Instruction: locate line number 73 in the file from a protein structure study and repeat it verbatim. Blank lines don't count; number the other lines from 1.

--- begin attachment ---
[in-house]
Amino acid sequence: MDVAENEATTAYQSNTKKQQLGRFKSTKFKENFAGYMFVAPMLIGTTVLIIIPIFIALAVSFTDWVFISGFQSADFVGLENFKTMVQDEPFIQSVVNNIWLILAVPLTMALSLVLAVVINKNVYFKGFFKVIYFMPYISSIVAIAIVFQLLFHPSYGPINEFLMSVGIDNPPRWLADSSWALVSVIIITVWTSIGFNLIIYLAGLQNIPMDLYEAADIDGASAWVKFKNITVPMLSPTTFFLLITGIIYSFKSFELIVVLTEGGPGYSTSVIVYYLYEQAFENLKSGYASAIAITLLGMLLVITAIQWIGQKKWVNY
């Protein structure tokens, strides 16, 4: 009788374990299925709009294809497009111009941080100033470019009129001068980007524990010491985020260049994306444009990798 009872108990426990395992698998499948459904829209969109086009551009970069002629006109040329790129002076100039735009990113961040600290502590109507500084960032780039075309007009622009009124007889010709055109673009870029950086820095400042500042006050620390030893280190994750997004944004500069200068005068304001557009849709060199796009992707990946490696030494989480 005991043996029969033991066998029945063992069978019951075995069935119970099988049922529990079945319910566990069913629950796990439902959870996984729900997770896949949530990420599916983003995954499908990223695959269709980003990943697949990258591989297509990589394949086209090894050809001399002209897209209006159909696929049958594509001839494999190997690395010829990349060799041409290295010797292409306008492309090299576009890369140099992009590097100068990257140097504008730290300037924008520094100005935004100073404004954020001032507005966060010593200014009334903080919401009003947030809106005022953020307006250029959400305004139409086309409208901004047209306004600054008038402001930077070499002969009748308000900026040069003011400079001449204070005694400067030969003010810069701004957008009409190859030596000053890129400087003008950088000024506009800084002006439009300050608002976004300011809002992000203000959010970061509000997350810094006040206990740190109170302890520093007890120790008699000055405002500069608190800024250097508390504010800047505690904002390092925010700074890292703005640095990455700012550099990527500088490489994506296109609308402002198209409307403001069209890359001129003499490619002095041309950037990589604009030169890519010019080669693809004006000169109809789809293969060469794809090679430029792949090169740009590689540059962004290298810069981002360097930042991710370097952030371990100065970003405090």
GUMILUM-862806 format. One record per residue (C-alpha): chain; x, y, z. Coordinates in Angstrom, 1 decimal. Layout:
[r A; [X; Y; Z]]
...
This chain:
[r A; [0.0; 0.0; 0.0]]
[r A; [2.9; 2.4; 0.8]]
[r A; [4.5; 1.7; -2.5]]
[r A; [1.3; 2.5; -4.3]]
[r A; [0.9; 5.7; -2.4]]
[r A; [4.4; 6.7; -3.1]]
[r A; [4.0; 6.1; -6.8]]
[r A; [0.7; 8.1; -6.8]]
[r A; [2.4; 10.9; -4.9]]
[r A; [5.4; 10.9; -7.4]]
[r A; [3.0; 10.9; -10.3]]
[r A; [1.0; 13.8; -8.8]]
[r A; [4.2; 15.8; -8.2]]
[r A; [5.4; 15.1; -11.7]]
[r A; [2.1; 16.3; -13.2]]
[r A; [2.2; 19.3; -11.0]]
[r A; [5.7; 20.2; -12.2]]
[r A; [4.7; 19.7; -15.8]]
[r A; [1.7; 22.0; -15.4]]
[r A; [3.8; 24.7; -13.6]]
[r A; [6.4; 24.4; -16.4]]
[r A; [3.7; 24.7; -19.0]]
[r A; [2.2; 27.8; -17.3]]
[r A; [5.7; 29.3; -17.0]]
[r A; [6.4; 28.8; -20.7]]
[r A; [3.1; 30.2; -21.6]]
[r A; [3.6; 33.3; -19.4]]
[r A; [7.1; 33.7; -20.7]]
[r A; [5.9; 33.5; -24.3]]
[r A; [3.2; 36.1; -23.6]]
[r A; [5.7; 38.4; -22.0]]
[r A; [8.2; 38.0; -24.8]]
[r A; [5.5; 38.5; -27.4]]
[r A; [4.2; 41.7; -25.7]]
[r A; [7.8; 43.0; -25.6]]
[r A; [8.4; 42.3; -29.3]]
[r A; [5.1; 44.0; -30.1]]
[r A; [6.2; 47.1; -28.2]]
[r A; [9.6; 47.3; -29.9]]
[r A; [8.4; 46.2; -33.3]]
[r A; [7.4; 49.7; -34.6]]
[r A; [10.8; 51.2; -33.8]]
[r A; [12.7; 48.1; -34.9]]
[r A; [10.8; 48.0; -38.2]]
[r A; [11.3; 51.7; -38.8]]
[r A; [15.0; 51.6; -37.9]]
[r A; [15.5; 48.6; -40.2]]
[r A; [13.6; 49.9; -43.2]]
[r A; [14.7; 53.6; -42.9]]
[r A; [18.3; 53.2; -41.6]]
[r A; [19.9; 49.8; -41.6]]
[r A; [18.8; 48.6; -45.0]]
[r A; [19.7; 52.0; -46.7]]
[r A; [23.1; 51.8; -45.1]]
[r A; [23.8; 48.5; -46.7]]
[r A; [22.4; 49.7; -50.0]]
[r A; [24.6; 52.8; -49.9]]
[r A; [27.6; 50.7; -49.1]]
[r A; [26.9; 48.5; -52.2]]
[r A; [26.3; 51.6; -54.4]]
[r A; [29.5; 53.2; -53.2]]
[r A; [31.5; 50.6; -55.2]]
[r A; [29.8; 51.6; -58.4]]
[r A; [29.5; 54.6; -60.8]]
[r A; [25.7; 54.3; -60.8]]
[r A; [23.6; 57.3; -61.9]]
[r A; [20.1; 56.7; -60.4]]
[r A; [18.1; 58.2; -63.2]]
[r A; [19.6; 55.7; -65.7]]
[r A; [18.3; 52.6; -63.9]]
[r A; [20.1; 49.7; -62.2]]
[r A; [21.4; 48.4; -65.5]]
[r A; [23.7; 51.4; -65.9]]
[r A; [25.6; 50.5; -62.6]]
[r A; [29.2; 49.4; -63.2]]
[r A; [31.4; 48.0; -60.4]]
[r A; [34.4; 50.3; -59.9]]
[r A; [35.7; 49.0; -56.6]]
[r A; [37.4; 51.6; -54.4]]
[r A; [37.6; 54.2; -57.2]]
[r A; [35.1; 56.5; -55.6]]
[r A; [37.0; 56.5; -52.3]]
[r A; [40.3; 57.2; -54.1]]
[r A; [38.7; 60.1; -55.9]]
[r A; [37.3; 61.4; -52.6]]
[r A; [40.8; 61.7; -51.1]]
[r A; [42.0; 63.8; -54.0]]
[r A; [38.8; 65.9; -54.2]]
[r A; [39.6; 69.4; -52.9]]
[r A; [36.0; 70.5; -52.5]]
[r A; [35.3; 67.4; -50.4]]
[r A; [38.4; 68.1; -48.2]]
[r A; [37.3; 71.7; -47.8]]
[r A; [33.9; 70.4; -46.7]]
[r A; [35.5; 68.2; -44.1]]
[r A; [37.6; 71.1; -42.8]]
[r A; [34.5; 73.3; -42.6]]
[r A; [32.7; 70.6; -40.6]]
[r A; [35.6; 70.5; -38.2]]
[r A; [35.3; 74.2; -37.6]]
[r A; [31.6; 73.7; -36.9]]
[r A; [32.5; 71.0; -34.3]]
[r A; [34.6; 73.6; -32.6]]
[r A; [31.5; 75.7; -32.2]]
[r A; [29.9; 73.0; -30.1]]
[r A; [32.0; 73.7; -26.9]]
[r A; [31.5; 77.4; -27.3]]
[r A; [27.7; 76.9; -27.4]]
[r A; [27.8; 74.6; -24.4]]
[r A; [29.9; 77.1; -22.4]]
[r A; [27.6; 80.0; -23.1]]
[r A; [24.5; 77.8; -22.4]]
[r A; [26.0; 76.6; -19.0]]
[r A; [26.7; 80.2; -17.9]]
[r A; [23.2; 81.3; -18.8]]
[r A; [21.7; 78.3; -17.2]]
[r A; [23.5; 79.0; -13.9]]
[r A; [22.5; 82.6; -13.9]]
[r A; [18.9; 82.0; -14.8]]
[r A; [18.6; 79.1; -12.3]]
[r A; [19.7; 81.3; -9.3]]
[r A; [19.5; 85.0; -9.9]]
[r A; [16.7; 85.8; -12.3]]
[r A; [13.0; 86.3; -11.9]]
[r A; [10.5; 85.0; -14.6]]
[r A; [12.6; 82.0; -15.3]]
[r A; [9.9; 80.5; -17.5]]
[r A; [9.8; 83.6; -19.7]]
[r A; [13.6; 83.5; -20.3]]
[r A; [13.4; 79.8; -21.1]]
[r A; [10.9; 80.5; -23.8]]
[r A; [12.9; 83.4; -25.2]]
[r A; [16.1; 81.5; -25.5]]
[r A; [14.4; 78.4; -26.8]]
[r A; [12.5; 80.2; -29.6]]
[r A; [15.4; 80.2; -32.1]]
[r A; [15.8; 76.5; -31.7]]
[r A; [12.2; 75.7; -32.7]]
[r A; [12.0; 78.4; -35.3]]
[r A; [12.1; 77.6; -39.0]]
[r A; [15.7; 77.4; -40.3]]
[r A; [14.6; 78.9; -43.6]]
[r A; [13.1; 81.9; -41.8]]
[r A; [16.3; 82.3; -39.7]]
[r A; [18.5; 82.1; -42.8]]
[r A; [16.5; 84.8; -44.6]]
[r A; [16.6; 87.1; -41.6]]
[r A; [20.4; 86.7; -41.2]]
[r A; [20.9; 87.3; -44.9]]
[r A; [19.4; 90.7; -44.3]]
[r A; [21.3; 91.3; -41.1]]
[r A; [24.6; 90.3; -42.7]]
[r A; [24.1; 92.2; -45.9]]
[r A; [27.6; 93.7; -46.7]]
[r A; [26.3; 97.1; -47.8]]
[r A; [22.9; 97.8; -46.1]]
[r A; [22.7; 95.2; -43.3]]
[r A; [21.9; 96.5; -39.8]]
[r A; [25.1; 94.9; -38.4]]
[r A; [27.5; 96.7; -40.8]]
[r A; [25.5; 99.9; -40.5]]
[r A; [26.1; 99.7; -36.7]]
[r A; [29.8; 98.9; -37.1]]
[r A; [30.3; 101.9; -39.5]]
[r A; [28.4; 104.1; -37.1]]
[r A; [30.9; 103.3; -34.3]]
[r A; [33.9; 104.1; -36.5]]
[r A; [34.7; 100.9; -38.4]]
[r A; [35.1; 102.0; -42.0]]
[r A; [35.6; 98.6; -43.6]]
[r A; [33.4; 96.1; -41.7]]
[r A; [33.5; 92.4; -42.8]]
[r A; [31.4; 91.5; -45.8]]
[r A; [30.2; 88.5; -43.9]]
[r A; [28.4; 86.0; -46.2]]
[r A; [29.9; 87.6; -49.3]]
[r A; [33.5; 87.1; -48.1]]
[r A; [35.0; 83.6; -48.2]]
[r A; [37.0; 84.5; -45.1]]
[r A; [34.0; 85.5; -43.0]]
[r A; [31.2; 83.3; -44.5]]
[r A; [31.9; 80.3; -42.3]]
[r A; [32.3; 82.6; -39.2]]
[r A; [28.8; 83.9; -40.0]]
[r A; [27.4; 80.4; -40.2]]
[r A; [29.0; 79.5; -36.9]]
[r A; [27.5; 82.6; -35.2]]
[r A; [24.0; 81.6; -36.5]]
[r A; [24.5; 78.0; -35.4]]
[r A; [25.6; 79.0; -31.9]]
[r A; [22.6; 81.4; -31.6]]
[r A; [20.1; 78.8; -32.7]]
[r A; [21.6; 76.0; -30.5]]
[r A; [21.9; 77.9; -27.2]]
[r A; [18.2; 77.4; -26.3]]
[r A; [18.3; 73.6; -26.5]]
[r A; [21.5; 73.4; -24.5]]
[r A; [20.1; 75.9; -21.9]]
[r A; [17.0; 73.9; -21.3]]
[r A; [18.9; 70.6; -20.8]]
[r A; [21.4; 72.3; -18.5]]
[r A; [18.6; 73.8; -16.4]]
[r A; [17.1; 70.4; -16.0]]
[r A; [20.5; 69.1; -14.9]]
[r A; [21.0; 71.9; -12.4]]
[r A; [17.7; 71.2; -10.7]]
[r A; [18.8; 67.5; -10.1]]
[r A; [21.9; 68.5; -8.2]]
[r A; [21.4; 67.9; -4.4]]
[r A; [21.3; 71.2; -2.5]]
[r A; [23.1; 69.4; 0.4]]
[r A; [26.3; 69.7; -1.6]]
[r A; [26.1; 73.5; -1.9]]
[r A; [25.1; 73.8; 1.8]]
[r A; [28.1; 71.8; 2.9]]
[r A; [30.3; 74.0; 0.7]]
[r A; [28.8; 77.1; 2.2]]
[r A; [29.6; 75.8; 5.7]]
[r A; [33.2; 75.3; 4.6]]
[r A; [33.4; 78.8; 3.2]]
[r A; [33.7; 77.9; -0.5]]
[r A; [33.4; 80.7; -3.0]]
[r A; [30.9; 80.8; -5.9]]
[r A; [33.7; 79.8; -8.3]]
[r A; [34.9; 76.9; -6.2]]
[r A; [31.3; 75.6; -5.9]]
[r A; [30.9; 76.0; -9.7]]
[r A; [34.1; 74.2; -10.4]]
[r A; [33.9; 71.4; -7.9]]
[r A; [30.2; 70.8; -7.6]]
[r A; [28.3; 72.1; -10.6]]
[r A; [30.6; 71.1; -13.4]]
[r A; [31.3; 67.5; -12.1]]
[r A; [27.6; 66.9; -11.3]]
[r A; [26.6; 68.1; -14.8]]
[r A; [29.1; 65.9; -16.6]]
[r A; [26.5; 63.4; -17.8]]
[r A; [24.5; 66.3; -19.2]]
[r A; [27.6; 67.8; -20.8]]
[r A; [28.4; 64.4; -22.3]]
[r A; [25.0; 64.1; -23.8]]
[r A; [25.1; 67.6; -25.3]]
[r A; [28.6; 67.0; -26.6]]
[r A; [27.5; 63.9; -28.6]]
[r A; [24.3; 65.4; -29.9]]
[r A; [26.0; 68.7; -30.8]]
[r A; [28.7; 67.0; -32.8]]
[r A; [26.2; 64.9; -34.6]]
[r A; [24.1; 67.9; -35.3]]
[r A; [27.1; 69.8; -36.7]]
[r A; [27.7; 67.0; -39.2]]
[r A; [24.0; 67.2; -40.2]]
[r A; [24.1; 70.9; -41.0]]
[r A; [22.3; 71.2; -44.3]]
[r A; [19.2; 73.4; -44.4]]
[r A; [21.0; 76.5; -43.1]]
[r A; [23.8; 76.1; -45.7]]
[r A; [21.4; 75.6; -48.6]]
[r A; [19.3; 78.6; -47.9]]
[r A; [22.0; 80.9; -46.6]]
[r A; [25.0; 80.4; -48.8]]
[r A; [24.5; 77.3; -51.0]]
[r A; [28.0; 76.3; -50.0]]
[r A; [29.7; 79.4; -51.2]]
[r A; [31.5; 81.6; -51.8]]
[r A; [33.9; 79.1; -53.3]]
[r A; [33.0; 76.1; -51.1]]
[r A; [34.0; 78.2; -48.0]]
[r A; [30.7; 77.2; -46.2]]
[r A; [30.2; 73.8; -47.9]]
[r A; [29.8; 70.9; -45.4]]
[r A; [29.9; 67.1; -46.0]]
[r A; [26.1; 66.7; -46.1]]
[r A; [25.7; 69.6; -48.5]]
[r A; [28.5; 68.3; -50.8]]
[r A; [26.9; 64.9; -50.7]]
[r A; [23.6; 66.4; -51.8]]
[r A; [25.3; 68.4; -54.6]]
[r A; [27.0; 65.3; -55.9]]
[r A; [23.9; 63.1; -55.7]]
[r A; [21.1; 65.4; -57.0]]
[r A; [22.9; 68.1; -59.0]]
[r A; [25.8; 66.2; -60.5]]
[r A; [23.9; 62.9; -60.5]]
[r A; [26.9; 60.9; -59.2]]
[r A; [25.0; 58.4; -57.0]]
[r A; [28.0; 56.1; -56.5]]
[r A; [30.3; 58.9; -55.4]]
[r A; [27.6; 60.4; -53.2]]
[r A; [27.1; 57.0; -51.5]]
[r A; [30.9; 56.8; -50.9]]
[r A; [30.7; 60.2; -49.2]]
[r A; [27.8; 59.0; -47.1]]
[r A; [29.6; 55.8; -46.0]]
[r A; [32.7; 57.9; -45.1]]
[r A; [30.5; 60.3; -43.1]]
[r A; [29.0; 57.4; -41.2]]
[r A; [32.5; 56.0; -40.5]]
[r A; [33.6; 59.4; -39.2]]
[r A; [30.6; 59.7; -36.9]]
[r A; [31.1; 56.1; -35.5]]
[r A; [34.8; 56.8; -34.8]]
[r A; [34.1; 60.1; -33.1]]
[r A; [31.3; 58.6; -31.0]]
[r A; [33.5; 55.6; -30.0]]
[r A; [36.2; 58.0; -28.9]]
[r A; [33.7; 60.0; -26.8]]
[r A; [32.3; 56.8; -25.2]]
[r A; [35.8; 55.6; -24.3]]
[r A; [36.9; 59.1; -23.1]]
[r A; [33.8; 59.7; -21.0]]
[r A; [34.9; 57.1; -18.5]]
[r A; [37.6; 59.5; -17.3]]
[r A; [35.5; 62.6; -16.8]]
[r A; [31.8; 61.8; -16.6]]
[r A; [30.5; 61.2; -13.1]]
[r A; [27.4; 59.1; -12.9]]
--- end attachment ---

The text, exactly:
[r A; [23.6; 57.3; -61.9]]